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I have a ListView and I would expect it to be cleared from memory when the activity finishes. However, it appears that it is leaking. When I check the Memory Dump, and get the pathToGC for the ListView I get the following,

Class Name                                                          | Shallow Heap | Retained Heap 
android.widget.ExpandableListView @ 0x4063e560                      |          768 |        39,904 
|- list, mList com.hitpost.TeamChooser @ 0x405f92e8                 |          176 |         1,648 
|  '- mOuterContext android.app.ContextImpl @ 0x40657368            |          160 |           304 
|     '- mContext android.media.AudioManager @ 0x40662600           |           40 |           168 
|        '- this$0 android.media.AudioManager$1 @ 0x406626b0 Unknown|           24 |            24 

I see this same context leaking on a lot of of my ListView's. The trick is that, I am not using AudioManager anywhere in my app at all, no sound coming from the app at all. Please help, it's driving me crazy. Obviously trying to figure out why this is happening and what could be the root issue?

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Do you use any statics? –  mibollma Jun 22 '11 at 18:59
Well yes had static variables, just removed all of them from one of the activities that has a ListView. But the same context is still leaking. –  Leo Jun 22 '11 at 19:33
Its nothing to do with the ListView and everything to do with the AudioManager. What are you doing with the AudioManager? –  cyngus Jun 22 '11 at 19:55
As I said AudioManager literally appears absolutely no where in my code, or even in any of the libraries that I am using. Thus my continued confusion –  Leo Jun 22 '11 at 19:57
Did you ever happen to figure out what causes this? –  Nick Campion Feb 8 '12 at 8:58

6 Answers 6

There are several references to AudioManager in your code that you don't create actively. E.g. each clickable View might have one to play onClick sounds [source]. I guess that is the link.

The code looks like it would not create references to AudioManager if you disable the click sounds in your Settings. You could try that and check if there is still a leak.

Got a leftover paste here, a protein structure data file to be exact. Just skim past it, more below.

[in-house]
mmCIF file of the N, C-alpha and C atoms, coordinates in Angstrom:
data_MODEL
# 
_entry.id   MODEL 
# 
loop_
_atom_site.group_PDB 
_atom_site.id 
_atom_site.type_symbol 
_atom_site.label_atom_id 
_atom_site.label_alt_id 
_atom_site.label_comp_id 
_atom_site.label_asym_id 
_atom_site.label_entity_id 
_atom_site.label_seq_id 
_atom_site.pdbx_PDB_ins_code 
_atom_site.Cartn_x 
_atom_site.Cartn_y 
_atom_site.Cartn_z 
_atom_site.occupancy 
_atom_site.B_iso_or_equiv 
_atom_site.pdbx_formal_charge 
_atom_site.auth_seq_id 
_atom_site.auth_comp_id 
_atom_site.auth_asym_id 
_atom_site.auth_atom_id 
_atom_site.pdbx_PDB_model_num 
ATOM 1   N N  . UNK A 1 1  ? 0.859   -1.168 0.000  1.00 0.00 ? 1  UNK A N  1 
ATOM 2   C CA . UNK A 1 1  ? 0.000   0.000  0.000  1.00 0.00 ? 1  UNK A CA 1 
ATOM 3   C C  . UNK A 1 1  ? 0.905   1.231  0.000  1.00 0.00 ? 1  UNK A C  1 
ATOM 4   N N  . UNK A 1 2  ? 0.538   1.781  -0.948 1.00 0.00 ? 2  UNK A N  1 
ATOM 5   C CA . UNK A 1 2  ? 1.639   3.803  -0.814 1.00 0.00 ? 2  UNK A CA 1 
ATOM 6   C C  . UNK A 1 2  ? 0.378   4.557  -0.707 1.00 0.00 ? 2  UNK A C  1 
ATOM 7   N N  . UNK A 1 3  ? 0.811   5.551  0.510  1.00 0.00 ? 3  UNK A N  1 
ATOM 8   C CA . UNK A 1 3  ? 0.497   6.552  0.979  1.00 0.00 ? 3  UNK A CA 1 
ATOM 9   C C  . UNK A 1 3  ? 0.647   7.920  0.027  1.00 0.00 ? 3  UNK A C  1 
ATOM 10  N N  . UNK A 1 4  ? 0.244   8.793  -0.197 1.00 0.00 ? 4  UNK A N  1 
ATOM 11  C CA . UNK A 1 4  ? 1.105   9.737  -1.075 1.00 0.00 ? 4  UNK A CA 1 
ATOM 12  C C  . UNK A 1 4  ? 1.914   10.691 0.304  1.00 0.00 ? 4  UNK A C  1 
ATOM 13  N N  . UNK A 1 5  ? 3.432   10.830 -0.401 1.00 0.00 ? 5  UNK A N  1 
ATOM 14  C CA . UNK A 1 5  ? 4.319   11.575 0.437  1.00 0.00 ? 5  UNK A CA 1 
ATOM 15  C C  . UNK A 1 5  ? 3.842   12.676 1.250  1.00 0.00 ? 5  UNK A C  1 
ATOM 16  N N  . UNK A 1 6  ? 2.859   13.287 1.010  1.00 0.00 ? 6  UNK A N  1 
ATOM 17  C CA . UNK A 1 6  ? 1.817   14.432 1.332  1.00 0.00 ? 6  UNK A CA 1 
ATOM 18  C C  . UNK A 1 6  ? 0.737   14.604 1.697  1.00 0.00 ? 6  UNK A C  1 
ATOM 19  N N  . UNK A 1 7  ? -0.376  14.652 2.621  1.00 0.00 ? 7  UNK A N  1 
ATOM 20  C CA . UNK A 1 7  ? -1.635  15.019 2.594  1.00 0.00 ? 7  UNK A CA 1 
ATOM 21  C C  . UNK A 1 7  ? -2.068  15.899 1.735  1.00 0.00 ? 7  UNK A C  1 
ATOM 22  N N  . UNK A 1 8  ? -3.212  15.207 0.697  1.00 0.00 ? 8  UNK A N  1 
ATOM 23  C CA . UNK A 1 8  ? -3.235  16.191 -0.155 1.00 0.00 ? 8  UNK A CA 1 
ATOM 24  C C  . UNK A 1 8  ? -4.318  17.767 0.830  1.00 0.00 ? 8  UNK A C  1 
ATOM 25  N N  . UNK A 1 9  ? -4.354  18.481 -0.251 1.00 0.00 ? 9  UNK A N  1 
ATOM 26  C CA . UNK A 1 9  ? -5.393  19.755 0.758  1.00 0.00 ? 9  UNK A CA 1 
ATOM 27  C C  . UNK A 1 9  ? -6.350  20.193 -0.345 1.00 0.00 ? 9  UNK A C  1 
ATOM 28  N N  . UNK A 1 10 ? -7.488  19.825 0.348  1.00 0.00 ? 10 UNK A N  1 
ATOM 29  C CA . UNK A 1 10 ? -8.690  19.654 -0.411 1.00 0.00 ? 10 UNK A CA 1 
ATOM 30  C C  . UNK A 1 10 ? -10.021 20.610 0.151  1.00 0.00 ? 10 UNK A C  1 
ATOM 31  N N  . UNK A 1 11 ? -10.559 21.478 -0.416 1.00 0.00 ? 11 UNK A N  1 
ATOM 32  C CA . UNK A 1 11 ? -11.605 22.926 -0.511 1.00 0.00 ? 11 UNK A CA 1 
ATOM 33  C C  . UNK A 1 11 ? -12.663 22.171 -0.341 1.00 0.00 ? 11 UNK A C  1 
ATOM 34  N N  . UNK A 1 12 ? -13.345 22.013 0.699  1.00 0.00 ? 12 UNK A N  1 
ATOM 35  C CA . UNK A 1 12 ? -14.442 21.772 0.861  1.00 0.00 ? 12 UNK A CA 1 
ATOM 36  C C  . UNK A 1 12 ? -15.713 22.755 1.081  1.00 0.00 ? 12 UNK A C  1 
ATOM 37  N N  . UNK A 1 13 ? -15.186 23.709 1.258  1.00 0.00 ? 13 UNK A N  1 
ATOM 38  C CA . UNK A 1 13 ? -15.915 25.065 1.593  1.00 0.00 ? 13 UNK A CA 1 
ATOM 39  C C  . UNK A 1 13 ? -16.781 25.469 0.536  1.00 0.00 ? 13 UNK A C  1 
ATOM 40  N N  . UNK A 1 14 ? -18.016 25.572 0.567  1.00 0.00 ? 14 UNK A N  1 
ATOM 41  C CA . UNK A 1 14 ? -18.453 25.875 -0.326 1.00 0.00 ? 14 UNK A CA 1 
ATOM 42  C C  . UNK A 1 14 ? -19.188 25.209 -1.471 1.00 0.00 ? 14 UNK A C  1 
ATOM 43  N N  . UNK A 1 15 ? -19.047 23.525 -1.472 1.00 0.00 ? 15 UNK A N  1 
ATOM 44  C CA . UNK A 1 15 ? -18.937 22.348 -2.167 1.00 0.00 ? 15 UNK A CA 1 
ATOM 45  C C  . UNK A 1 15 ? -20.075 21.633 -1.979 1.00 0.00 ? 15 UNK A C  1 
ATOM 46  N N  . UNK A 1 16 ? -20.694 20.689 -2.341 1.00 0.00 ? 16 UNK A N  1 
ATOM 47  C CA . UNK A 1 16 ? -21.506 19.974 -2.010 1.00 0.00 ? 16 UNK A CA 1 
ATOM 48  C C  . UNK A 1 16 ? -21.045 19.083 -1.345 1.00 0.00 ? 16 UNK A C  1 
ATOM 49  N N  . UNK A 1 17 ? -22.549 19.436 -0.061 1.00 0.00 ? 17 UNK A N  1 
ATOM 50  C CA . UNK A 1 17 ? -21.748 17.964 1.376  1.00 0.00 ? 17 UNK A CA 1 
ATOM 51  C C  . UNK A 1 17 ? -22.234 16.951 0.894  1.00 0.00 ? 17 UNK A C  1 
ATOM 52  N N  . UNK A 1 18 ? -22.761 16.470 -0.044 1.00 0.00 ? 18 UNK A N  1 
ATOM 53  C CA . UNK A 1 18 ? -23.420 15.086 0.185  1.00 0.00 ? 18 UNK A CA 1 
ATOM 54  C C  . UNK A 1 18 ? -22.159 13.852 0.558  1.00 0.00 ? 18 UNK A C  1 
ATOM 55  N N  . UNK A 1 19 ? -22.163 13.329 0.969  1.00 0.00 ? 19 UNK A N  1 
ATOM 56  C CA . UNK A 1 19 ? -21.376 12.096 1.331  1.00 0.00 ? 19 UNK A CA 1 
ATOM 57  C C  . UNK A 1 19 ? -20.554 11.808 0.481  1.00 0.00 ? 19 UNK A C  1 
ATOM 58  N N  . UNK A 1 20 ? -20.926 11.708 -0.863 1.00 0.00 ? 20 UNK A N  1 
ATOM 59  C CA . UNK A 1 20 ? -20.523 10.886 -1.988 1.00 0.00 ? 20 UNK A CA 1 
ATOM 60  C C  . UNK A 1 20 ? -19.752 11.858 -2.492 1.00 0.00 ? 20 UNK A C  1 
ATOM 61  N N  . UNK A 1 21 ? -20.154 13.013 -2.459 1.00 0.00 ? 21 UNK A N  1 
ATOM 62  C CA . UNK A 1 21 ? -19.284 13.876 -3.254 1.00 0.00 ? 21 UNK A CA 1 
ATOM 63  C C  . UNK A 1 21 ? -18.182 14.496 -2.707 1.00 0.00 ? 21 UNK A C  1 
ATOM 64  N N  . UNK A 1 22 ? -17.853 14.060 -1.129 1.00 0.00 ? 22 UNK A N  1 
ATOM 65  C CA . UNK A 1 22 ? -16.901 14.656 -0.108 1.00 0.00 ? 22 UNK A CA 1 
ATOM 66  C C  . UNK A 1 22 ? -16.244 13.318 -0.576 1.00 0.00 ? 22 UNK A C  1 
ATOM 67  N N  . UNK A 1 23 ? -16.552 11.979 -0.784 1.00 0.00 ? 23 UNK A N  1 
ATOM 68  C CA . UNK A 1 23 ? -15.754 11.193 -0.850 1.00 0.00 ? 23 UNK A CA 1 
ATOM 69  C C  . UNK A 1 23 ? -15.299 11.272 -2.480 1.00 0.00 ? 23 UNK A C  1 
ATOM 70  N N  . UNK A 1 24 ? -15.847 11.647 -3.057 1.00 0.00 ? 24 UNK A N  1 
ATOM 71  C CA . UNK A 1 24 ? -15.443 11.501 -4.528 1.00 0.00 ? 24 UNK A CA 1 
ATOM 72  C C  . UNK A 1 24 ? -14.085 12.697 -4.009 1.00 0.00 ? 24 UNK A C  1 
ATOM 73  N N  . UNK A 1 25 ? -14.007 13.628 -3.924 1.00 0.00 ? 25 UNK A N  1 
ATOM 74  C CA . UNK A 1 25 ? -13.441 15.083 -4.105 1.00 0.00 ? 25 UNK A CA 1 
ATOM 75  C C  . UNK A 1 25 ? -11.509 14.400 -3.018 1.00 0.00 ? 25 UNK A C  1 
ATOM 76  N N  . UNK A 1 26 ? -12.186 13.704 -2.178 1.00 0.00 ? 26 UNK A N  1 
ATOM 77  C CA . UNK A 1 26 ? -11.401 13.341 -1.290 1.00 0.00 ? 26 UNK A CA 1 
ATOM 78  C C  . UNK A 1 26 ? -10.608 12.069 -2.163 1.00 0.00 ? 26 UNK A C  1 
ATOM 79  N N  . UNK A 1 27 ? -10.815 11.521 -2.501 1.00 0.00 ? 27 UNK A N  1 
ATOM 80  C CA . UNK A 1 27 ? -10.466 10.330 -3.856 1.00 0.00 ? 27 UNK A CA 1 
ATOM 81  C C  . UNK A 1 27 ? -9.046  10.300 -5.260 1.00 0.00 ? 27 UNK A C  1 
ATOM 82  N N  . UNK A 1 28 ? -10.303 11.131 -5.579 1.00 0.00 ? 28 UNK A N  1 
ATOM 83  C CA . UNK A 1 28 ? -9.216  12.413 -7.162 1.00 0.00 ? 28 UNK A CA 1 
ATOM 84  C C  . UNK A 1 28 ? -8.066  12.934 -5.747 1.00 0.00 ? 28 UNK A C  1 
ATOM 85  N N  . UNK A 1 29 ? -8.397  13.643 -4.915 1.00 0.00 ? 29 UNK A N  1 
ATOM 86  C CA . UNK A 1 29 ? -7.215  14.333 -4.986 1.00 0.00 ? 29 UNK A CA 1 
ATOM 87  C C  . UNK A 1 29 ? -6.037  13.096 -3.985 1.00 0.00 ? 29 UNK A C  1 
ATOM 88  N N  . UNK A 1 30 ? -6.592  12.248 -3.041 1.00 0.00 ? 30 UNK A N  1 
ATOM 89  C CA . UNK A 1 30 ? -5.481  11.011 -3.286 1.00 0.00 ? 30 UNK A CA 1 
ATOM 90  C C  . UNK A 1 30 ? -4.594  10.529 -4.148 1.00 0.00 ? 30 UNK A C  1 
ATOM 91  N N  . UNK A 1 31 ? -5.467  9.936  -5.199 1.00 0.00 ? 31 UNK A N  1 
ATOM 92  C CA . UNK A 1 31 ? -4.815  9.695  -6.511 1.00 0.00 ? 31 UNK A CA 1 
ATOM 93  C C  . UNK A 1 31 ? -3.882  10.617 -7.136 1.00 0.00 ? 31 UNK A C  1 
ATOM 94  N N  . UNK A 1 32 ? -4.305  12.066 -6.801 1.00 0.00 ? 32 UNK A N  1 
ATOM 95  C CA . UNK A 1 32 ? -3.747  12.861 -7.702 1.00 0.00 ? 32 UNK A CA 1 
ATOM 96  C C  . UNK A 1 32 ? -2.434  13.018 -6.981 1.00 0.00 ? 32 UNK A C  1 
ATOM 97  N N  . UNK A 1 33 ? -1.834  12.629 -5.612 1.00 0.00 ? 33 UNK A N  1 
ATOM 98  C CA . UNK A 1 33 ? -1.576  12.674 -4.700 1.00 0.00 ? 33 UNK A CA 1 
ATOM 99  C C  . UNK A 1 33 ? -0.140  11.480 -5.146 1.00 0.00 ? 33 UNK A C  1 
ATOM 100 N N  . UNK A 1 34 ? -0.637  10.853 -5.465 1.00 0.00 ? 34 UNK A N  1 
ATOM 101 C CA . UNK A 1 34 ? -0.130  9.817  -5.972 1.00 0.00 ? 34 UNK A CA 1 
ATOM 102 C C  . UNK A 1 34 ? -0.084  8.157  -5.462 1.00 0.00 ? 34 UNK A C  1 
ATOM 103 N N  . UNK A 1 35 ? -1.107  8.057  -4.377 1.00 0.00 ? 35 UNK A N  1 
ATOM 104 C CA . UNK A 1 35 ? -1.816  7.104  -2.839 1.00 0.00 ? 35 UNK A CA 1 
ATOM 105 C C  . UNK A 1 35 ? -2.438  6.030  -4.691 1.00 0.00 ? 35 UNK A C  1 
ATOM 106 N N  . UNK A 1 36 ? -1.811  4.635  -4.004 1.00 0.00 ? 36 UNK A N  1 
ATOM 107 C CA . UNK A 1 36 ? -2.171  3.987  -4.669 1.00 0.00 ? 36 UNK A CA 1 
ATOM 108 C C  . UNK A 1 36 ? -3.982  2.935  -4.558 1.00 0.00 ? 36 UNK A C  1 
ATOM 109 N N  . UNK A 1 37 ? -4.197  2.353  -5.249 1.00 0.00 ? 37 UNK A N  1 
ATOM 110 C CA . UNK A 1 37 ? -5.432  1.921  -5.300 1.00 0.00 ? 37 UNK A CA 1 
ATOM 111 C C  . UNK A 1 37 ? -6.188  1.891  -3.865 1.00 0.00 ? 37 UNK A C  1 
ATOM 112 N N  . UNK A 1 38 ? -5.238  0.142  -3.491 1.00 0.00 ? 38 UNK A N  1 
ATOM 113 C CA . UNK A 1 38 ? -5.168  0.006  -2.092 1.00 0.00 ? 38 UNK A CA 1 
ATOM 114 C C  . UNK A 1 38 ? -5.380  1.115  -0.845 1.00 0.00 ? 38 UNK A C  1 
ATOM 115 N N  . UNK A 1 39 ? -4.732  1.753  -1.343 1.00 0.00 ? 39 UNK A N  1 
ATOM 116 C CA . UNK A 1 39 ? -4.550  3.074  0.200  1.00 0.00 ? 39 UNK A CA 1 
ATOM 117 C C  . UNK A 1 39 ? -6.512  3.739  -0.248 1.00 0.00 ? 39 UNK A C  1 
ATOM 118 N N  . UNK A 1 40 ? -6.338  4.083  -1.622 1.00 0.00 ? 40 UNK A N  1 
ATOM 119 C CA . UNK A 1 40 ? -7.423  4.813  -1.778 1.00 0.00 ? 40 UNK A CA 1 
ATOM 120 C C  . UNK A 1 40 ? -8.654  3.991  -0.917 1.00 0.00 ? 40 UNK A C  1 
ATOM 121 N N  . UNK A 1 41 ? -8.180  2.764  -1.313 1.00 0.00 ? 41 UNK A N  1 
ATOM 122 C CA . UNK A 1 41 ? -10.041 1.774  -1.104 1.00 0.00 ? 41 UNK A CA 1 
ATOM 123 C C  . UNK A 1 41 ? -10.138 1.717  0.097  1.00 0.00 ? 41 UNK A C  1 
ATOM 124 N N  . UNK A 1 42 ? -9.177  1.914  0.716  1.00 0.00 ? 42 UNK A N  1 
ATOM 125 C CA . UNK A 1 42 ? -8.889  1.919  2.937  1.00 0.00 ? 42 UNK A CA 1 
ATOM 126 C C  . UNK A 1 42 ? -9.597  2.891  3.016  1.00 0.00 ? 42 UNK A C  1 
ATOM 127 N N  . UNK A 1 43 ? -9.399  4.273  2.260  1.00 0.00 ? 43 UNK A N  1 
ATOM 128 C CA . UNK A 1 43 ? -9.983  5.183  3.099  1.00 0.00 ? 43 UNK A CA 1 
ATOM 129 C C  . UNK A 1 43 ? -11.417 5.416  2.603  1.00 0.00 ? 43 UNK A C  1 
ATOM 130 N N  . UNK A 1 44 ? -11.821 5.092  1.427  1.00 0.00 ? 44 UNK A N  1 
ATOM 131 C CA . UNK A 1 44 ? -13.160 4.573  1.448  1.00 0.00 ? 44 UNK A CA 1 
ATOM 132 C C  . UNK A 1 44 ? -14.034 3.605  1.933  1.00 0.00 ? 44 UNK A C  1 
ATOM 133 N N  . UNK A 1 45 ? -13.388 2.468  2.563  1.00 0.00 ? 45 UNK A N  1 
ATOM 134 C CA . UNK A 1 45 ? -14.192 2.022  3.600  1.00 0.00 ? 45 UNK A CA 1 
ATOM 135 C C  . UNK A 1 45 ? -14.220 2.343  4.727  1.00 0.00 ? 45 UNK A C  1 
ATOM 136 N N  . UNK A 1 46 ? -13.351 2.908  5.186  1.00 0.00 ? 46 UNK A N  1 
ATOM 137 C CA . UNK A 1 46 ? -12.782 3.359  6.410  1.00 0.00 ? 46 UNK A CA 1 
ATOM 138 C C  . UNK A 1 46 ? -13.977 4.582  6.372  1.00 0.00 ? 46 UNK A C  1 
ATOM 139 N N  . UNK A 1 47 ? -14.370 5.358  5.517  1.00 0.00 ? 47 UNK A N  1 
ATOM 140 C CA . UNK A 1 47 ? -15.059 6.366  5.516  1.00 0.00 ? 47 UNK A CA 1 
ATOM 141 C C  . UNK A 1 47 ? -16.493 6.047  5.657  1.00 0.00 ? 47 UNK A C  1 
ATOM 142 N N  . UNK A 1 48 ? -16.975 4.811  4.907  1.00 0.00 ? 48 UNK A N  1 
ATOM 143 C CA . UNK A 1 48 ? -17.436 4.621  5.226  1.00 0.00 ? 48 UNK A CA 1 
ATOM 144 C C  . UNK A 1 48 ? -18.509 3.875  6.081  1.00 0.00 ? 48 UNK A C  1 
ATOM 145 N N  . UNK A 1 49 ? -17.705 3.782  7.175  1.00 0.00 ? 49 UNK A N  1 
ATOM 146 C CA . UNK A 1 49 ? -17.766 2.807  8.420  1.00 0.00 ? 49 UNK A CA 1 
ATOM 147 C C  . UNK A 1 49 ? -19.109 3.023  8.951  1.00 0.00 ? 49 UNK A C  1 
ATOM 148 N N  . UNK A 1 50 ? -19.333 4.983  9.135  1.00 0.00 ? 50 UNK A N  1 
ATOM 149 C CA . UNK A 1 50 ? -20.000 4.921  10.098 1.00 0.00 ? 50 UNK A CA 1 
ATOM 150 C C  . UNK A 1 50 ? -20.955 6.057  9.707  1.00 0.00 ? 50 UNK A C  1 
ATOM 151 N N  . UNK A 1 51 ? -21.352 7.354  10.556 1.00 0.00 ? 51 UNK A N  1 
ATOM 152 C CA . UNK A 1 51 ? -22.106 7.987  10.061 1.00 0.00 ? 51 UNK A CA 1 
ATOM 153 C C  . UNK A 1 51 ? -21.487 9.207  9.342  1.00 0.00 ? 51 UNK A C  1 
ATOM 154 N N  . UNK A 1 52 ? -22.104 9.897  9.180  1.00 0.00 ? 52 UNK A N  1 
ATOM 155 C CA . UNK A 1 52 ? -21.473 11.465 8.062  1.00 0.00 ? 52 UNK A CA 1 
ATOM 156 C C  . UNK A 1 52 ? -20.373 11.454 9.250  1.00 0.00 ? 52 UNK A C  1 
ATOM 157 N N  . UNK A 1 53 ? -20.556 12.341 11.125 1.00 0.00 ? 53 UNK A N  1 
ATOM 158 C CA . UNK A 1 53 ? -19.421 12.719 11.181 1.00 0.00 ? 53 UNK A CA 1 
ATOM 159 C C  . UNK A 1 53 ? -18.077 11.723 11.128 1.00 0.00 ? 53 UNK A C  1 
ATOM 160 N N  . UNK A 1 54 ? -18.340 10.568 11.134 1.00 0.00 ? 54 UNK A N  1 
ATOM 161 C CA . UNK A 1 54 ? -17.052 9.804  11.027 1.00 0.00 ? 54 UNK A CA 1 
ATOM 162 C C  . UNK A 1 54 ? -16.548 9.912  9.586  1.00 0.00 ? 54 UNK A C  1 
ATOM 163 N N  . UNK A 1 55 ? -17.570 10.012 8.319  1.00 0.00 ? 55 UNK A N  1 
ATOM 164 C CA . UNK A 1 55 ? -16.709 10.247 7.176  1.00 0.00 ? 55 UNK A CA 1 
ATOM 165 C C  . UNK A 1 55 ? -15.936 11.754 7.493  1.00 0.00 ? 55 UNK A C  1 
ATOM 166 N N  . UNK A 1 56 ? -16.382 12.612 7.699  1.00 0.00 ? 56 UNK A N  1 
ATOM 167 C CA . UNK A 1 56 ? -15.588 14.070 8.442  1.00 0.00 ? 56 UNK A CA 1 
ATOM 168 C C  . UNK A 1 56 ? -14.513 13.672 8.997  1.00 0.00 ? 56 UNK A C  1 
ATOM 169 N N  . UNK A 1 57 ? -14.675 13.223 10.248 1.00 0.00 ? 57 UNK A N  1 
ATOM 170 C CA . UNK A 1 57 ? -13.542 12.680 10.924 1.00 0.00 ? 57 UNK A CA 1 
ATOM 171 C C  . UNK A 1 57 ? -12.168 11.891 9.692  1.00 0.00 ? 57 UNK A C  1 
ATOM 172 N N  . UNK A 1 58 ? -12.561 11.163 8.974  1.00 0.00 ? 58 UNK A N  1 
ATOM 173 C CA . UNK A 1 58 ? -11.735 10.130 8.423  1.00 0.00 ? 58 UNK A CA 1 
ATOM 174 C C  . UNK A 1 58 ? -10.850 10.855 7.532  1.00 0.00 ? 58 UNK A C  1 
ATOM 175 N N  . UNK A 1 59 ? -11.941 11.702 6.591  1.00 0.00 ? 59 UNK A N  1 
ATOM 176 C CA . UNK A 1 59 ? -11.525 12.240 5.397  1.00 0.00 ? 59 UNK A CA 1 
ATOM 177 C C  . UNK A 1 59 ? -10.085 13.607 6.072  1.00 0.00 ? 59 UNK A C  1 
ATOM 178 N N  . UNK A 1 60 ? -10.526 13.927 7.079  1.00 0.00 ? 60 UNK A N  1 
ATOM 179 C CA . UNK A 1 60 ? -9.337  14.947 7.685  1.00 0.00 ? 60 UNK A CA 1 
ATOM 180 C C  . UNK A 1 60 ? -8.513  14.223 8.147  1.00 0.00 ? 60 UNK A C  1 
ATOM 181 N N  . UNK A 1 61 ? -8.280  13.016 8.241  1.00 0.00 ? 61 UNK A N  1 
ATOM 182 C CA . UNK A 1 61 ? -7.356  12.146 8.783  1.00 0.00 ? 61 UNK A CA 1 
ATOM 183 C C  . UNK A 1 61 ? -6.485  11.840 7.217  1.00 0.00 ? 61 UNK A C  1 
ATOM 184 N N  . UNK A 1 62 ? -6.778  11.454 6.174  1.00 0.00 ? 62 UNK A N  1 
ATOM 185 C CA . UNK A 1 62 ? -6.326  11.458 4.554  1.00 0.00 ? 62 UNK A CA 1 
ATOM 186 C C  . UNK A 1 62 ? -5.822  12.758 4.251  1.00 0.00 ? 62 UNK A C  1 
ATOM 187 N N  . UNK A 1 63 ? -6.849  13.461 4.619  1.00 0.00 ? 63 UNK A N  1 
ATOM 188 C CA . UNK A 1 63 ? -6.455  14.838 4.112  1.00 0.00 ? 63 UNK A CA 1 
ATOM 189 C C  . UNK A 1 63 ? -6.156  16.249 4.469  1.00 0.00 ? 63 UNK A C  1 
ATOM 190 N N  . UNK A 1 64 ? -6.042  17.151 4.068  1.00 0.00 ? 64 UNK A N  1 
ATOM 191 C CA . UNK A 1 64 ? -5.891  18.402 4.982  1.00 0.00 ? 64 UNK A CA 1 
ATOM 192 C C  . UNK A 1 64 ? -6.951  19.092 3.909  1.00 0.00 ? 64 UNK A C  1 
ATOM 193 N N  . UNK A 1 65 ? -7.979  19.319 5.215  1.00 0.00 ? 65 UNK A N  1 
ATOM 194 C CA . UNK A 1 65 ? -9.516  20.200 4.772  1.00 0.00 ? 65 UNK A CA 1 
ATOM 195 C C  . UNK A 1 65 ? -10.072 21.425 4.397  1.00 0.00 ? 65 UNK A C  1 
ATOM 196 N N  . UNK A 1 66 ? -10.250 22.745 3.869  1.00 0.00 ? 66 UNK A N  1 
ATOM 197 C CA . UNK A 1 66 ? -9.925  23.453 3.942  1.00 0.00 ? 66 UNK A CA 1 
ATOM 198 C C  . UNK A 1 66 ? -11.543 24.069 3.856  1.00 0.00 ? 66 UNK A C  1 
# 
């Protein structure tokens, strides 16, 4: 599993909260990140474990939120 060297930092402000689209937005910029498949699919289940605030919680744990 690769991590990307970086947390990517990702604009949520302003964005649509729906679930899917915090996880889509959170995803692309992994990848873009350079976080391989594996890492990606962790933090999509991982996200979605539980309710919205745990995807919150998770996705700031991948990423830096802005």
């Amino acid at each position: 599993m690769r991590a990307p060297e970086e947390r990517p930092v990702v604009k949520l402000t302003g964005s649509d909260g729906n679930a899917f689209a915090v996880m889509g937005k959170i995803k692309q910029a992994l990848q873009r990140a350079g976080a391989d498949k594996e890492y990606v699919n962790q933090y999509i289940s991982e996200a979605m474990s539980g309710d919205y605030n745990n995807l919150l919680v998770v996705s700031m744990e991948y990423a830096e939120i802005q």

The reason for your leak might be that you are holding onto some View object in your ListView (Adapter?) code. If you keep them around then you might have a View that has an AudioManager reference and that keeps a Context reference)

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As I think most of the apps out there i have the same issue. –  Mario Lenci Sep 27 '12 at 13:20
I don't think the answer should be revolving around Context. AudioManager is a singleton class and a system class. The garbage collector knows this and performs the proper collection accordingly. All you need to do is do a GC call before you dump the memory. –  redDragonzz Nov 29 '13 at 7:21

I had this same issue but it went away after following the below advice.

Mr Guy recommends not doing heap dumps in the debugger and causing a few GCs before getting the dump. https://groups.google.com/forum/?fromgroups=#!topic/android-developers/ew6lfZUH0z8

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The most common reason that I found in my application was due to initializing some components via the XML file. When you do that, the Activity Context gets injected but sometimes all you need is an ApplicationContext. With respect to the Web View in Android, this technique greatly helped me a lot.

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I would like to share my experience regarding the same issue, I was keeping some Activity in stack by default and not finishing them.

For those activity, I was getting same as mentioned above in hprof report.

Once I finished no longer used Activities, above references did not come. Just finish your activity when it is no longer required, then this issue will be resolved.

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You can use application context to avoid leaks in this case. I don't know why but when I started to use application context the problem was gone.

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If your application crashes for memory leak, then you can avoid this crash using try - catch(java.lang.outofmemory). The fact is that GC is called by JVM itself, so programer has no control on this. You can install your application in SD card, in this case SD card memory will be used. Memory leak will not occur.

Just go to your manifest file, there must be version no. version name, there also must be " Install Location" , make it "preferExternal".

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I don't think this answers my question. –  Sameer Mar 13 '12 at 13:35
@santanu, You can install your application in SD card, in this case SD card memory will be used. Memory leak will not occur. What the hell? –  user942821 Mar 17 '12 at 23:16
@haibison a memory leak is something different. It's about RAM being unnecessarily used and has nothing to do with SD cards. –  zapl Mar 18 '12 at 11:13
@zapl, Thanks :-) I understand that. I'm just confused about his message. –  user942821 Mar 18 '12 at 12:10
@haibison Oops, it's a quote. I was already wondering wth you all had about sd card –  zapl Mar 18 '12 at 12:18

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